Picture of us on the train. Note: Chinese people have a different name for the Subway if it travels above ground. I didn’t know that before. Learn something new everyday. Where are we going? I’ll get to that in the next post.
Last night I went to the Shanghai Putong Toastmasters club meeting. Toastmasters is an organization that promotes leadership and presentation skills in structured, ad-hoc voluntarily governed meeting groups. Therefore, it is surprising that, in spite of the three taboos against discussing Sex, Politics, and Religion, the government has not shut this group down yet. Just kidding. I do wonder however, if other Toastmasters clubs have these taboos.
Everyone was speaking English with each other. That’s rare because students rarely have the discipline to speak only English when it is not required…and it wasnâ€™t required here. There were extensive introductions and then table-topic speeches, in which different people got up to give two minute speeches on certain questions. Every speech is evaluated on multiple criteria including; how many “ahs/ums/
Sometimes I get frustrated because people seem to act illogically. Yesterday, my drinking water tank broke and a full tank of water leaked out all over the kitchen floor. I called the maintenance manager who came over and inspected the tank for a half hour. He called a meeting with the landlord representative for today and then inspected the tank again for 45 minutes before they decided that, yes, there is a leak somewhere and they cannot fix it. I just wanted them to replace it. How did I deal with this? I held my frustration in…and I smiled.”
People laughed. At this point, I got a yellow card letting me know that my time was just about up. I lost my train of thought, so I just said “In conclusion, just hold it in, and smile…” They laughed again. Did they know I was lying? What I wanted to say was “and if you get too frustrated, and nothing gets done to fix the situation, then what I like to do is step up close to the source of my frustration, squint my eyes, look really psycho, and try to scare my frustration into leaving on its own accord”. The ending they heard was probably better.
My evaluator told me that I effectively used humor in my speech (I didn’t tell her I was not trying to be humorous), and I appeared very confident. But my eyes where all over the place – often looking at the ceiling. My tone was too flat. I had one “Ah”. And my pacing was way off.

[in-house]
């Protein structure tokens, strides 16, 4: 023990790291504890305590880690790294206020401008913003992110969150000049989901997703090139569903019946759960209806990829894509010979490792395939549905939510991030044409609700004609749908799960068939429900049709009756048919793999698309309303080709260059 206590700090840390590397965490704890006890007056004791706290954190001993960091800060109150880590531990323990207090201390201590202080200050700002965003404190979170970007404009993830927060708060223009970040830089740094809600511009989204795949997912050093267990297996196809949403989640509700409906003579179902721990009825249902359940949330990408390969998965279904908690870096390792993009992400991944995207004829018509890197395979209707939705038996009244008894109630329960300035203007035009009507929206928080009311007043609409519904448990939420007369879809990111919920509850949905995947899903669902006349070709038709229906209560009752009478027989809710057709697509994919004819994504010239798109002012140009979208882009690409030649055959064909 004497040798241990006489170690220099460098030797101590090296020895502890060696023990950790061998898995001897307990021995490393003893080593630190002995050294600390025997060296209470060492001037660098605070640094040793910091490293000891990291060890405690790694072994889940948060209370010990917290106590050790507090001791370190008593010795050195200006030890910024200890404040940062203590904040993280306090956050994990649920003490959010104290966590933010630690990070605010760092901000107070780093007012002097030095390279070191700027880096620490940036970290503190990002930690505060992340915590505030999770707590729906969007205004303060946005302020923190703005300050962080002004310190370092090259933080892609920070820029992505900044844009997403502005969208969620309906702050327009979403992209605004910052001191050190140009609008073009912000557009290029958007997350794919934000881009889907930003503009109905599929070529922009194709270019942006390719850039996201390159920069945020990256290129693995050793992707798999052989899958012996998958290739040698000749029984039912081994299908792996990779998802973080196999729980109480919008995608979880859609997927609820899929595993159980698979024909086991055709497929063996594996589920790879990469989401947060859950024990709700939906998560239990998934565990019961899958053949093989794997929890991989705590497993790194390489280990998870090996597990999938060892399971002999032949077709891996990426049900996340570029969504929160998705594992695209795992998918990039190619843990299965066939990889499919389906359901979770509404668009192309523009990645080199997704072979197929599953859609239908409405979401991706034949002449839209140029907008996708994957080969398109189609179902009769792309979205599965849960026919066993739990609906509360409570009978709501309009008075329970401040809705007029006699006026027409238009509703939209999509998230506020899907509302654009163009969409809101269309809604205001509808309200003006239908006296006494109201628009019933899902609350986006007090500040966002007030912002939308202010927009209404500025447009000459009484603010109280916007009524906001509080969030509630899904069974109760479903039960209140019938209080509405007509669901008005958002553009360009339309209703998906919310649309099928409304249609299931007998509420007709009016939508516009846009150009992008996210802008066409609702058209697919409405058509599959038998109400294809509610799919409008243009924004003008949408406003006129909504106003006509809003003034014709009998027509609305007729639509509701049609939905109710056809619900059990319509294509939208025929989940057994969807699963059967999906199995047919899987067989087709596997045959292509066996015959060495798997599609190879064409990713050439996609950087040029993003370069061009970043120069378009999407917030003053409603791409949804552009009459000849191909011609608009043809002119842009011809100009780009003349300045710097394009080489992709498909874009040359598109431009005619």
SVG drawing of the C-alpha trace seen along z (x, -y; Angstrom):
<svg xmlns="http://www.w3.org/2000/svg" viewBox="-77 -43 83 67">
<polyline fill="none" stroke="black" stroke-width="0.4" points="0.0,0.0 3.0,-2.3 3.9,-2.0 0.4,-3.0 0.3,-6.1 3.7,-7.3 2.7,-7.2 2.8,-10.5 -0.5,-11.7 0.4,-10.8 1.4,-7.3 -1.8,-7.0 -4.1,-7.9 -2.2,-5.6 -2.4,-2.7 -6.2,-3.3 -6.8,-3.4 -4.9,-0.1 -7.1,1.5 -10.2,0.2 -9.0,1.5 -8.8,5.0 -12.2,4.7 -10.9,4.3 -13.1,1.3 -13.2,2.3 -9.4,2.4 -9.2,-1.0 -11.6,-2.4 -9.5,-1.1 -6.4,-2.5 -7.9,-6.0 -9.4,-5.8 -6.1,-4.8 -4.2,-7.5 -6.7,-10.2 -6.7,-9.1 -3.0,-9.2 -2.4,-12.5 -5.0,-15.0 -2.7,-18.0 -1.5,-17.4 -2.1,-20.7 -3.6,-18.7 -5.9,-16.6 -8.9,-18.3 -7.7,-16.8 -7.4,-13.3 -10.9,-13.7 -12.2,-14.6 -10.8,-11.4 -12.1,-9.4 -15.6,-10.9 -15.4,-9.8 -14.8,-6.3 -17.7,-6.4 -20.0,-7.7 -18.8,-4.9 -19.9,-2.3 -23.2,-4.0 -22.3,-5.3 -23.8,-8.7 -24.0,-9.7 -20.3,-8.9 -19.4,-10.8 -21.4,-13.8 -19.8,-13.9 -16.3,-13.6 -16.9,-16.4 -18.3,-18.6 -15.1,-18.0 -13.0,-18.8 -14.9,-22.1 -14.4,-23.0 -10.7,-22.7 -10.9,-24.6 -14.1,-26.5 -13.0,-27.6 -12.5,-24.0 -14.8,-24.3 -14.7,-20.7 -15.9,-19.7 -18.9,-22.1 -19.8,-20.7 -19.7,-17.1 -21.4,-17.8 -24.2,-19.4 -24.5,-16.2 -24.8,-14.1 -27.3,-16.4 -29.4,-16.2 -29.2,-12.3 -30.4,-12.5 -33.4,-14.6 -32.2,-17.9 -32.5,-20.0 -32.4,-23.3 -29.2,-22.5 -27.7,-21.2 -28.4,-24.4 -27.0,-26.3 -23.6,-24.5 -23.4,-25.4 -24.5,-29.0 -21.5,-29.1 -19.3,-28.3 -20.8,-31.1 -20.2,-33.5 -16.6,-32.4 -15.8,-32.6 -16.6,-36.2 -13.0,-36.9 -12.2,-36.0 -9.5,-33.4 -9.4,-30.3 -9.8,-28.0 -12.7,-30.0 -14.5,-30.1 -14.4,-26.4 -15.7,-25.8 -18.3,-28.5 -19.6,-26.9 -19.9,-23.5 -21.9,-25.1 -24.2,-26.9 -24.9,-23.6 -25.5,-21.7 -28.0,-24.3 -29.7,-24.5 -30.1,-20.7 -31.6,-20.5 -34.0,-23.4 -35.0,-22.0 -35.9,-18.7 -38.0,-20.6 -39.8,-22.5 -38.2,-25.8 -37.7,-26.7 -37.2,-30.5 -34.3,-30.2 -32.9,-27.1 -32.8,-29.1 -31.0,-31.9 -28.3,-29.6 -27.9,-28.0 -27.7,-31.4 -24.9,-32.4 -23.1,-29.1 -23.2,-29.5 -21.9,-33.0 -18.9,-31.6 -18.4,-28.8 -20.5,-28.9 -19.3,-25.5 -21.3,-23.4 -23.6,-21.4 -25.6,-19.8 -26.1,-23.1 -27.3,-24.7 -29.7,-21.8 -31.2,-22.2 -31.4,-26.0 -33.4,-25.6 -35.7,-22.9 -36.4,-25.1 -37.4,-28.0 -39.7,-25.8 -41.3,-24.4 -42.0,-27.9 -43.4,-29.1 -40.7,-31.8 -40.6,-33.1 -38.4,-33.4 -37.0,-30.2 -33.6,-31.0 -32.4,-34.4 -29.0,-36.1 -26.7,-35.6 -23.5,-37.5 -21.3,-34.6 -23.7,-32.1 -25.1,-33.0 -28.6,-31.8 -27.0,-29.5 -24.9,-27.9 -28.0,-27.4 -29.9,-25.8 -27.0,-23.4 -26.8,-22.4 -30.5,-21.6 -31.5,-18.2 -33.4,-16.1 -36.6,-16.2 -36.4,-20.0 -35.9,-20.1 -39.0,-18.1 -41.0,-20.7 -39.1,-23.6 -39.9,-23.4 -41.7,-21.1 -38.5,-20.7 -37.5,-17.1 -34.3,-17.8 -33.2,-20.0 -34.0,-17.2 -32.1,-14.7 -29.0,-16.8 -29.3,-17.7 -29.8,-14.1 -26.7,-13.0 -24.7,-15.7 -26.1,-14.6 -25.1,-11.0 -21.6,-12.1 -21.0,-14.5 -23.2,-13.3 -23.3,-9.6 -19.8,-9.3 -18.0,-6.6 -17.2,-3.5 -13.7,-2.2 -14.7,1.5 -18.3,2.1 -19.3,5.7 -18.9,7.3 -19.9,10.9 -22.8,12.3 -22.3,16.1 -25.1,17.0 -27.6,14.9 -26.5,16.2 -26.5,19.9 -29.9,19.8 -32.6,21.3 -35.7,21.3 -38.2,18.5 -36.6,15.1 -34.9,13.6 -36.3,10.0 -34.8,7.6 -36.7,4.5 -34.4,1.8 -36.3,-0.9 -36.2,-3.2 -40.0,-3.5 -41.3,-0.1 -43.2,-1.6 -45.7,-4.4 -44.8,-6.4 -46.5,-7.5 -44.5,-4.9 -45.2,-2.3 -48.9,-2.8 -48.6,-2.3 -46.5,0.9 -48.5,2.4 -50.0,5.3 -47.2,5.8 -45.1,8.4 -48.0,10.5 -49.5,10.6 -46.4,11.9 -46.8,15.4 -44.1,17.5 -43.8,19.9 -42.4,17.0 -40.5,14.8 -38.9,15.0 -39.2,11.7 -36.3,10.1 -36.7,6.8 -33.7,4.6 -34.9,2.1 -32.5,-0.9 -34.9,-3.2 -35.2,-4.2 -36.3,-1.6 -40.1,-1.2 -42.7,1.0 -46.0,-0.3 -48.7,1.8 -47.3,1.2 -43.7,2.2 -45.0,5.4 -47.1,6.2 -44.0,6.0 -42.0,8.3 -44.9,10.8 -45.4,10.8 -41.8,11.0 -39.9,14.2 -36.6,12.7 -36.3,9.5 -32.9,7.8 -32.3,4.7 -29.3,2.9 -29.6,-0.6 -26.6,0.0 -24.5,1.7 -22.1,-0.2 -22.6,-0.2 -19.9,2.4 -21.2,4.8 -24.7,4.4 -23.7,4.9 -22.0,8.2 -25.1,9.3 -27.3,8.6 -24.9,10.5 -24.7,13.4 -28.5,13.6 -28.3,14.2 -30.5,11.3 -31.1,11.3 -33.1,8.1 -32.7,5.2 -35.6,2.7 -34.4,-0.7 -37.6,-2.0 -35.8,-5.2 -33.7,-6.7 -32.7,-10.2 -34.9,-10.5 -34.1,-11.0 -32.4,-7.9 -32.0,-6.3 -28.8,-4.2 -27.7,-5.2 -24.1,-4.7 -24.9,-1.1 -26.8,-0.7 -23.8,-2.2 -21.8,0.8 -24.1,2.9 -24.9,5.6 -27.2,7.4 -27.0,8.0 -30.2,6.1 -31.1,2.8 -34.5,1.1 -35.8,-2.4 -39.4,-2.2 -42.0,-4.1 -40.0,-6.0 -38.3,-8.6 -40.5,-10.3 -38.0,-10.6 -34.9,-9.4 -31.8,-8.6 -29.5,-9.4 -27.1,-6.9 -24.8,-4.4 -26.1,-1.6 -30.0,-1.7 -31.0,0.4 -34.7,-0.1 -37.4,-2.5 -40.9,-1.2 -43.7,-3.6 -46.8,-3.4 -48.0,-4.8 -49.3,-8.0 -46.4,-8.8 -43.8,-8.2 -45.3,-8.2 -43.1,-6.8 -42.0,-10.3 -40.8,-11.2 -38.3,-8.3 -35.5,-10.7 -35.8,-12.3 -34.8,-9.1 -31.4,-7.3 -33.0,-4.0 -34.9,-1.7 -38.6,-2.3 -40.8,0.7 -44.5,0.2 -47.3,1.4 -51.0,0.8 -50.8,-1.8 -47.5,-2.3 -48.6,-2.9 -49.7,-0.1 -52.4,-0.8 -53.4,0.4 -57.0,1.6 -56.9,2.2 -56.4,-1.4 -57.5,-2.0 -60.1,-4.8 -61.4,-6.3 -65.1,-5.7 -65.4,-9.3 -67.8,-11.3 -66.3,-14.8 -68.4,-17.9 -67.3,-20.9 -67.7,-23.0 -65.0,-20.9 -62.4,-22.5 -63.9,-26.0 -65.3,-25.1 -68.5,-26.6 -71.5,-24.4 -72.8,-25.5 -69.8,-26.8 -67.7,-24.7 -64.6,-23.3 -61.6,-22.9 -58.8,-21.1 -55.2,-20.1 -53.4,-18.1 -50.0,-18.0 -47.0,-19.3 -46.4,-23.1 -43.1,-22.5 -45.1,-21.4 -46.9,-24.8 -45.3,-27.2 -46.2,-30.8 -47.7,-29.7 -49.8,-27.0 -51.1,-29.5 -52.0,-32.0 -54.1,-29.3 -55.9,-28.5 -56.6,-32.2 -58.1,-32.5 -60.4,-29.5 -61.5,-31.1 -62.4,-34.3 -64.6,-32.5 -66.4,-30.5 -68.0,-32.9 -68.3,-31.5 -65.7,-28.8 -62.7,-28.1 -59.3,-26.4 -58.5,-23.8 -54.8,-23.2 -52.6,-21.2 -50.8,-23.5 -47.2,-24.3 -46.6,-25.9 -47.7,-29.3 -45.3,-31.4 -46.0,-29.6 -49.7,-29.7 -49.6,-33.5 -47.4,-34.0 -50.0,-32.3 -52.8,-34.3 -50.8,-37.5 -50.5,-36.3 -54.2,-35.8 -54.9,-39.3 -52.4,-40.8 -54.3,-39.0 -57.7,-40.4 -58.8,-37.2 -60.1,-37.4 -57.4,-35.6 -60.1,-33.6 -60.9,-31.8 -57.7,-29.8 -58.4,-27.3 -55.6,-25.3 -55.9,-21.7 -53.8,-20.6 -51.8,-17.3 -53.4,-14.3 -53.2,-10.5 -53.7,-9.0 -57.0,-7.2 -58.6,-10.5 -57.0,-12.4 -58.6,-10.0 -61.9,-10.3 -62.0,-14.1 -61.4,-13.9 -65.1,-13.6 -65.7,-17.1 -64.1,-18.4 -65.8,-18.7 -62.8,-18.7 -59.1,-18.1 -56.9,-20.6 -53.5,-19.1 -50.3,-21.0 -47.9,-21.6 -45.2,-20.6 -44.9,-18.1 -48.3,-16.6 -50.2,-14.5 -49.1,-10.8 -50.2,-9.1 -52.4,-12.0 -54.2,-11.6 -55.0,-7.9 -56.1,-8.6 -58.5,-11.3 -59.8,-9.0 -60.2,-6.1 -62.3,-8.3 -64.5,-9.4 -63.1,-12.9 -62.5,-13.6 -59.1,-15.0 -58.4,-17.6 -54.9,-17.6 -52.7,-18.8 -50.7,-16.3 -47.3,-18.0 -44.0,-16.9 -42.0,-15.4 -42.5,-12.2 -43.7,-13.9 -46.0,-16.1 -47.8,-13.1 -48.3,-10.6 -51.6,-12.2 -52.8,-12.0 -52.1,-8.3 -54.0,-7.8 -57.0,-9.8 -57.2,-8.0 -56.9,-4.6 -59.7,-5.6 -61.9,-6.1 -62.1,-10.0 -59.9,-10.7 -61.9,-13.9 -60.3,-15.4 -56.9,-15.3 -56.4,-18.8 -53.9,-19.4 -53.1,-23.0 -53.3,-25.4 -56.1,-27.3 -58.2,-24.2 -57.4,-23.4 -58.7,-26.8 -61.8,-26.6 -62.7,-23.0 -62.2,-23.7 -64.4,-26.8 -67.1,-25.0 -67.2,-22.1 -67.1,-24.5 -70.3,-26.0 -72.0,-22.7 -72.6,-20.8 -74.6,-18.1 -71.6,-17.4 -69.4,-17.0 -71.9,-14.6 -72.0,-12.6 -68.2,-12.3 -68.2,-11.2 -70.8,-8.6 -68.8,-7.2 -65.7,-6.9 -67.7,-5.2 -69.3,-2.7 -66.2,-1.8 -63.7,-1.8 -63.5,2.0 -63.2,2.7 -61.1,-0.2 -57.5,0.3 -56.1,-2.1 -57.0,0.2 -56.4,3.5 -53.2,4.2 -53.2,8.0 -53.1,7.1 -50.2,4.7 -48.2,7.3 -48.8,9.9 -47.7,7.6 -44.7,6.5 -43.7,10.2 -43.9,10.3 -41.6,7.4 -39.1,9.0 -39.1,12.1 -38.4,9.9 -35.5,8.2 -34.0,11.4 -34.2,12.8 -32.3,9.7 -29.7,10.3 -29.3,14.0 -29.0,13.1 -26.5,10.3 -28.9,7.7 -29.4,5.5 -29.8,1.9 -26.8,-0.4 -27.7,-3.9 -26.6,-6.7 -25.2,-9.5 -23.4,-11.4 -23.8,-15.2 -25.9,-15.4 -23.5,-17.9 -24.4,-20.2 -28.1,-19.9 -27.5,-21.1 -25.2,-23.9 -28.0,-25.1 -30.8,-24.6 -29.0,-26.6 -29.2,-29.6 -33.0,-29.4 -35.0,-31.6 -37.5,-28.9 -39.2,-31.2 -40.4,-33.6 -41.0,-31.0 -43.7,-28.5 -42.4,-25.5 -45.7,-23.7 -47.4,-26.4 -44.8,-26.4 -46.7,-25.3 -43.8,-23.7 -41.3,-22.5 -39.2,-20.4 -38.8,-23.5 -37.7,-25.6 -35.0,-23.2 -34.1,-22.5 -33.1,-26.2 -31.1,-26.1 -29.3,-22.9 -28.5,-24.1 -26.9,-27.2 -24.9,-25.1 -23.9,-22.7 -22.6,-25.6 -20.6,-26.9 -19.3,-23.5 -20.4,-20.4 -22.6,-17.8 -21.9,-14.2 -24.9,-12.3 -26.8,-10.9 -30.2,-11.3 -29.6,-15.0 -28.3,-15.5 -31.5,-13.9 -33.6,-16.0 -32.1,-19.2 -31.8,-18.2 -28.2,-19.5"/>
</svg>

I met several people that night:
Oregon foreign guy named Erik. He came to Shanghai looking for work, arriving 2 weeks before I did. Speaks Chinese with a Taiwan accent. He and I were going to go to some exhibitions together on Friday, but he flaked because he was moving and preparing a place for his 7 year old boy whom he is going to raise in Shanghai. He said there was a big battle – which he won – to get custody from the mother in HK. I thought there had to be something very wrong with the mom for a Chinese court to give custody to a foreign father.
An English Language Slut. A college girl with near fluent L.A. accent English, who likes to show off to everyone how good her English is. She used a good amount of SAT type words as well as common verbal expressions; “Over national day holidays me and a Canadian guy and a German guy went to Qinddao, and it was just so awesome!” I’m pretty good at spotting who learned English from foreign boyfriends. While I was talking to other people, she came right up and stole me from the conversation I was in. BTW, I AM (or was) a Chinese Language Slut.
A 20-something year old boy who dropped out of public school so that he could study in his own way. He learned English by listening to tapes. He was not as good as the English Slut, but better than most of the club members – probably because he concentrated his studies on how to express himself. He gave a 6 minute speech on the topic of “better to do than to regret”, in which he explained his reasons for dropping out of high-school to self study at home. The other club members where very impressed (and somewhat shocked) by this.
Bankers, Teachers, Sales People, and Engineers. About 3/4th of the members and guests came in groups from their foreign companies. About 1/4th came on their own. Most of those people have some international work experience, spoke great English, and carried themselves with confidence. Everyone was friendly, but that’s not surprising.
I’m going to check out the other three Shanghai Toastmasters groups to see which one I like, and then I’m going to become a member.